Ben’s Wacky Jailhouse Trivia Vol 1 – Ben Wilkins

Historically, prisons and hospitals rank top of the list for being haunted, alongside cemeteries and abandoned houses. It’s creepy to consider that C.O.s and cons alike share many unexplained paranormal stories. Strange noises and self-moving objects are just a couple common topics.


Did you know that a bag of “movie theatre butter” microwave popcorn contains approximately 272 pieces of popcorn? The process of discovery entailed a count while munching a whole bag one-by-one on a bored Sunday. My cellmate slowly swiveled his head in my direction and with a poker face asked, “Are—you—okay—Bro?” “Wait, lemme guess—you’re writing a new article?!” Guys really get to know each other when they live together for a length of time in a small bathroom with a bunk-bed.


In the common areas, prisoners manifest an unofficial competition three or four times a day. They compete to determine who can be the coolest loud monkey. The timeframe is roughly 9:00am, 1:00pm, 4:00pm, and 8:00pm but may vary due to TV sports scheduling. Ear plugs are only .25¢ on commissary, praise God for that.


If you like ramen noodles and peanut butter, you might be surprised (or disgusted) to learn they make a delicious meal together with proper preparations. The trick is to drain most of the water from the noodles after cooking them, and then mix in the peanut butter and flavor packet while the noodles are still hot. Texas Beef flavored ramen works best but you can use whichever you prefer. Use 1 healthy Tbsp. of creamy PB per noodle pack. Tip: stirring the PB into the noodles can be tricky, try smearing it in with the bottom of a spoon, then mix until noodles are coated evenly. The end result tastes like a fancy-smansy Asian peanut oil noodle dish. It ain’t Pad Thai, but it’s close and yummy!


Drug overdose deaths surpassed 100,000 for the first time in U.S. history in 2021. Yet prisons across America have allowed covid protocols and budget cuts to shut down drug abuse programs. Quarantines and extreme staff shortage breed unprecedented lockdown hours—often 23 hours a day or more. The excess lockdowns create an energy of darkness as the flame of rehabilitative hope is snuffed out with a heavy pinch.


Behind the scenes some cons cope by getting together to cook pruno (homemade prison wine) seeking relief from the mayhem of overcrowding one sip at a time. Imagine a weak merlot paired with a hint of moldy orange peel—a whiff of swirling sour apple notes—and a fermented wine-cooler finish. That’s the smell of a cooking batch of pruno.


About 2.24 million Americans are now being confined in prisons or jails—that’s more than a quarter of the eight million prisoners worldwide. Another 4.8 million are on parole, probation, or supervised release. The U.S. prison population eclipses all other countries.


Urban Legends: The tale of alleged bestiality at Point McKenzie Correction Farm is perhaps one of the most notorious (and disturbing) urban legends of any AK prison. “Point Mac” as it’s called, sits on Matanuska Valley acreage, an hour drive north of Anchorage, and it is the State’s largest prison farm. They grow produce for AK prisons, and have a variety of livestock. As the story goes, some years ago a guy was supposedly caught red handed having sex with a farm pig—out in one of the barns. Thank goodness the exact details are vague. Rumor has it that to this day everyone still calls him Pig-Fucker. Yikes, now there’s a nickname you definitely don’t want.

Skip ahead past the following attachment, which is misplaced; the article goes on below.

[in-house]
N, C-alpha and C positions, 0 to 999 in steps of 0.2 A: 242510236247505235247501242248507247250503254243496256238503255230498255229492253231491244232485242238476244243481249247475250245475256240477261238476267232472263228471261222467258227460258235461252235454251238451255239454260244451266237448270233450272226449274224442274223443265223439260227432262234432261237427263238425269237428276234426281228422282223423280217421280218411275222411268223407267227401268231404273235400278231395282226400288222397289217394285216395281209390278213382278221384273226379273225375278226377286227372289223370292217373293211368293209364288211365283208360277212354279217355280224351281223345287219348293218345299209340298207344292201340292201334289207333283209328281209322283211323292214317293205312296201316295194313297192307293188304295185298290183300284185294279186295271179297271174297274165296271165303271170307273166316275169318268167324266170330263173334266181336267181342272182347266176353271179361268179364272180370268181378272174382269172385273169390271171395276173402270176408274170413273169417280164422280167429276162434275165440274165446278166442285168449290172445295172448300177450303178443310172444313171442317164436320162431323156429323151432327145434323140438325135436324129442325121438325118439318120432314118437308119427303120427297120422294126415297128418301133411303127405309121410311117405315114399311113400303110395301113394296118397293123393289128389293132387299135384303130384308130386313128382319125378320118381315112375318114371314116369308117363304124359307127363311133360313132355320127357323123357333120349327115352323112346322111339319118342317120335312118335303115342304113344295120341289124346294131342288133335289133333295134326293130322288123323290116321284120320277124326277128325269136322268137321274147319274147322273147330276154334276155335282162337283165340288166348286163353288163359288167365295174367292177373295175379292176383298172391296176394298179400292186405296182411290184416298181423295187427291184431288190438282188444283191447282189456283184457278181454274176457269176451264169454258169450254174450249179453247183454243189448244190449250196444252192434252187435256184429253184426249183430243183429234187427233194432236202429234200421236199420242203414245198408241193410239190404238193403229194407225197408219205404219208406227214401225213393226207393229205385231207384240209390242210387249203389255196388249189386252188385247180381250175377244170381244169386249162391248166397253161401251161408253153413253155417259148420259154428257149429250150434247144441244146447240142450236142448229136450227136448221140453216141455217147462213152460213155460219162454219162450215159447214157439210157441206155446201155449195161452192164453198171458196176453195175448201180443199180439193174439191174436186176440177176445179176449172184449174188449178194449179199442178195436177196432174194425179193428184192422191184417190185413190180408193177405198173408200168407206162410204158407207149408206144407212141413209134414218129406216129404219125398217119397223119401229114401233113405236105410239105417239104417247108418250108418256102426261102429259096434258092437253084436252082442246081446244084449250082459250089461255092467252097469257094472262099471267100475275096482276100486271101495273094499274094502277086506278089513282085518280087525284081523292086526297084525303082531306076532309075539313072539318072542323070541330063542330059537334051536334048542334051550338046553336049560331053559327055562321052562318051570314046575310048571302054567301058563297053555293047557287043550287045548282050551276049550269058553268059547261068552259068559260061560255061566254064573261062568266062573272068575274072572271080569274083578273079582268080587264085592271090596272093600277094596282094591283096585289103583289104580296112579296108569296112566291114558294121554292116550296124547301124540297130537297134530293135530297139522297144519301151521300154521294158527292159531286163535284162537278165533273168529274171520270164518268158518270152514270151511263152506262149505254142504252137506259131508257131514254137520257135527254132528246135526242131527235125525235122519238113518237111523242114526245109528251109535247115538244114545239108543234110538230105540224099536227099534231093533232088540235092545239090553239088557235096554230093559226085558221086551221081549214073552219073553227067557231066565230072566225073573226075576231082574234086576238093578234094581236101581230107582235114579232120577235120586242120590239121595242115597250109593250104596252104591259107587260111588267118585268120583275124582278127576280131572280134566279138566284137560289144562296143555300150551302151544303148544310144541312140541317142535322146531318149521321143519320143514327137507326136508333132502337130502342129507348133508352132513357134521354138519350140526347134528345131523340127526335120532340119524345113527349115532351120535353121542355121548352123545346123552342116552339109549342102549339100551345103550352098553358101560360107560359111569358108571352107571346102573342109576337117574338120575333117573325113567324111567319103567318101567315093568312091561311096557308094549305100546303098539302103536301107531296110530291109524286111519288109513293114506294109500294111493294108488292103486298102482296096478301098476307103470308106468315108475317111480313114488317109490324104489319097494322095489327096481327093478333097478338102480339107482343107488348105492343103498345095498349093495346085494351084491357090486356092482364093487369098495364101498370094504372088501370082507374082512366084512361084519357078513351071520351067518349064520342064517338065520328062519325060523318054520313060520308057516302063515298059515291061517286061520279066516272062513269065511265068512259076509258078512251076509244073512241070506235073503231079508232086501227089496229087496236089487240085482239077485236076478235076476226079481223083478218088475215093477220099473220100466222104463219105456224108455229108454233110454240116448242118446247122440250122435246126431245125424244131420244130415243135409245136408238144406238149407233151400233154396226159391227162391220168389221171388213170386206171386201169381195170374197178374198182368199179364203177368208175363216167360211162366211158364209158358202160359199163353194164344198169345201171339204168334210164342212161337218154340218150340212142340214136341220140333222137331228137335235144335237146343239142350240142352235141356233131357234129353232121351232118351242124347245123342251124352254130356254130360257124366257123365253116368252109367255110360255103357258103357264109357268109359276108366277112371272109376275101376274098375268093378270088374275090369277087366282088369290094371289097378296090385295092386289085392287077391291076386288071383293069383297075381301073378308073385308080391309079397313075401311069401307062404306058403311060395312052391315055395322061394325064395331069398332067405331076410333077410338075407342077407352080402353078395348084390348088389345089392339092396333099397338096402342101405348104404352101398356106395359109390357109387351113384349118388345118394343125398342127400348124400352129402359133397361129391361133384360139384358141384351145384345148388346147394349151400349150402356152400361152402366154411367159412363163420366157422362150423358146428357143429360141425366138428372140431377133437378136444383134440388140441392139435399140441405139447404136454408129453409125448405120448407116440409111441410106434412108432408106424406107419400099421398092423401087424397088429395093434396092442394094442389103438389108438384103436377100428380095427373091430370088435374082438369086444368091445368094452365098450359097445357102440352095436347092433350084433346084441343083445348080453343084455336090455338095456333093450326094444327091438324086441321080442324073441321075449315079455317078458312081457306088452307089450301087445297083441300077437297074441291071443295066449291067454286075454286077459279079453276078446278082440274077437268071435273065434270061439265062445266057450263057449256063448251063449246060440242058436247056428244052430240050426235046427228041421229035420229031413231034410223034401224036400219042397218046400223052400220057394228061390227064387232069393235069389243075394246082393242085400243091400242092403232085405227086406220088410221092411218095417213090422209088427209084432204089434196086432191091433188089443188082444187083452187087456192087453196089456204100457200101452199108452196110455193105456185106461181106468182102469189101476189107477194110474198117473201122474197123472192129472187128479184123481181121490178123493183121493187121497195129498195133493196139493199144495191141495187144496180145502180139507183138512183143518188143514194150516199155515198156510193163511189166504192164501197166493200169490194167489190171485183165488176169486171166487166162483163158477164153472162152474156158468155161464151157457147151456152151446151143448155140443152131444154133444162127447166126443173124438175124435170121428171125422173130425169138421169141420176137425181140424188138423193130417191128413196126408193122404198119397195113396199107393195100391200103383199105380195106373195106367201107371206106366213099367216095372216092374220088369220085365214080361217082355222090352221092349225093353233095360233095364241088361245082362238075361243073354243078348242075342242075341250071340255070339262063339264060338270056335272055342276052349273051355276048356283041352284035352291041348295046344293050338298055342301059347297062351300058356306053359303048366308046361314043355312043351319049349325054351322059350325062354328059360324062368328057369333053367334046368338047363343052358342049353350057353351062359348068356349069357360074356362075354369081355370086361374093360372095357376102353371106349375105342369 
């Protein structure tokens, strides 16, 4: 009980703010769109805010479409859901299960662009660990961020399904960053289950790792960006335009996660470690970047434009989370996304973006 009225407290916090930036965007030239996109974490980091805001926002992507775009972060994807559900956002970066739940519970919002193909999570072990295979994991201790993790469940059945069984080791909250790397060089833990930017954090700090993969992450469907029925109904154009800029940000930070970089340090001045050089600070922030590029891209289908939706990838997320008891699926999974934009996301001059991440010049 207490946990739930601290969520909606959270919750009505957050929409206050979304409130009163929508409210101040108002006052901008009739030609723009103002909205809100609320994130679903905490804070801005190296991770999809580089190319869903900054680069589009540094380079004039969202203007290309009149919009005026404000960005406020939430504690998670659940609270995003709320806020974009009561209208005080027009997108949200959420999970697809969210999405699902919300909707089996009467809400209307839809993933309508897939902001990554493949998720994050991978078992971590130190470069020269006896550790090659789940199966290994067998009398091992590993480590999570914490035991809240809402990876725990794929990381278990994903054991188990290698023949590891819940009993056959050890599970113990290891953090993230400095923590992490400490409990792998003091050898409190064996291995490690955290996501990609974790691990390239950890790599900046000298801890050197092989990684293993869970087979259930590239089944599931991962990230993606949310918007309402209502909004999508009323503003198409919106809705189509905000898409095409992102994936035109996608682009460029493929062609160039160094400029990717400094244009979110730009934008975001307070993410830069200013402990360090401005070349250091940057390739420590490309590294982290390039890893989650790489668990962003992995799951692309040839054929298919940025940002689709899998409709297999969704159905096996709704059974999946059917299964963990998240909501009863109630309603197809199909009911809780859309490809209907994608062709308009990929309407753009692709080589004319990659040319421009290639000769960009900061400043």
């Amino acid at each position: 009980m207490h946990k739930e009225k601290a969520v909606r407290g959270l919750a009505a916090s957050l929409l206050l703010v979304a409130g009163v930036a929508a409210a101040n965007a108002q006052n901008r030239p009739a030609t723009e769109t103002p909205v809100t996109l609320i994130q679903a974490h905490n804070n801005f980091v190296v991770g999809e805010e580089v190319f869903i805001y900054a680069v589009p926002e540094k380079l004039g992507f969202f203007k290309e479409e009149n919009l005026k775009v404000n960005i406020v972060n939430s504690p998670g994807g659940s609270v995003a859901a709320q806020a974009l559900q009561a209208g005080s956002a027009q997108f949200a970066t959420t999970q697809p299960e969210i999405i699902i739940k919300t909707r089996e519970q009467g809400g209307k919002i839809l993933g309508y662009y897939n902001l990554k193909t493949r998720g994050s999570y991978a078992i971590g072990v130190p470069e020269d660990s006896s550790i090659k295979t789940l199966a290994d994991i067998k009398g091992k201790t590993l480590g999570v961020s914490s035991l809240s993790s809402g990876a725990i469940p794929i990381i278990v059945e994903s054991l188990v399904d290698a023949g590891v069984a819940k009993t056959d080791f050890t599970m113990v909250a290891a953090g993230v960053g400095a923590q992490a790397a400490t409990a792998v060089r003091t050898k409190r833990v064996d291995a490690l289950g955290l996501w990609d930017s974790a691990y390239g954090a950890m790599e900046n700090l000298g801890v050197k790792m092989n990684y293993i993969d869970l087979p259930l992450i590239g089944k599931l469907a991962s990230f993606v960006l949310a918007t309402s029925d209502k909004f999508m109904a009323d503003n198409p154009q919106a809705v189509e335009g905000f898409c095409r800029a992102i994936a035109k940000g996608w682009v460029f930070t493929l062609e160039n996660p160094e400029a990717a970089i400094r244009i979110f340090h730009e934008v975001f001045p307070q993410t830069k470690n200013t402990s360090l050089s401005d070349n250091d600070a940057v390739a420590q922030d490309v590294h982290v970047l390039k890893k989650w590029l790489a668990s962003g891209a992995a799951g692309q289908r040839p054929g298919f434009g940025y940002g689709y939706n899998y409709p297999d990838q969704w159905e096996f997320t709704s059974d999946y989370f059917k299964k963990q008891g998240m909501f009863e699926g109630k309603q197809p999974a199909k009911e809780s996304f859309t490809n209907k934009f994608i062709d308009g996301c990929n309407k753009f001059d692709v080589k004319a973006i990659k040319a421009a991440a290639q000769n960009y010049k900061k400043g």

One thought on “Ben’s Wacky Jailhouse Trivia Vol 1 – Ben Wilkins

  1. Dear Mr. Ben Wilkins:
    My JAC Volunteers and Friends were discussing your Wacky Jailhouse Trivia Newsletter, Volume
    #1. First, we read out loud, each paragraph. Then, we took notes. Overall, we feel that your
    newsletter is very professional as well as entertaining. It combines humor with the absurd.
    The juxtapositions make for a lively reading experience. We noticed that you had written for
    other publications too.
    There is a survivalist humor that combines horror with the mundane. We sensed that the writer
    could tell us about some things, but not about others. There is a kind of dancing around
    between wildly divergent topics, which contributes to the absurdity. Yet, the writing enlightens
    the reader. We look through a keyhole to a world separate, yet in some ways, familiar, to our
    own. Ramen sounds tasty, but the humor is tongue-in-cheek. Counting popcorn, and the
    boredom of only-sports on TV. Pruno – it’s funny, but then we read the awful statistics. Certain
    juxtapositions set up a kind of shock to the reader, as in bathroom with a bunk bed.
    We glimpse the experience of incarceration in entertaining tidbits. Then there are the facts: 23
    hours a day in lockdown. Descriptions intensify our sensations as readers. Energy of darkness,
    hope snuffed, heavy pinch: the pain and suffering. Anything but trivial.

    But of course, there is talk of wine: fermented wine cooler finish – sparkling irony. Lots of talent
    in the writer, and sadness too, although it is masked. The urban legend that ends Volume 1
    again courts humor while conveying a disturbing tale.
    We noticed the professional level of the writing and formatting: the use of bold type to begin
    each paragraph, and grammatical correctness. It still feels fun – while being an indictment of the
    system. The writer has experience. Sustainability. Voice is strong. What else does this writer
    have to offer?
    Thank you for sharing your art with us. We hope you will keep writing.

    Sacha, Snow, Sophia, Jules & Louis

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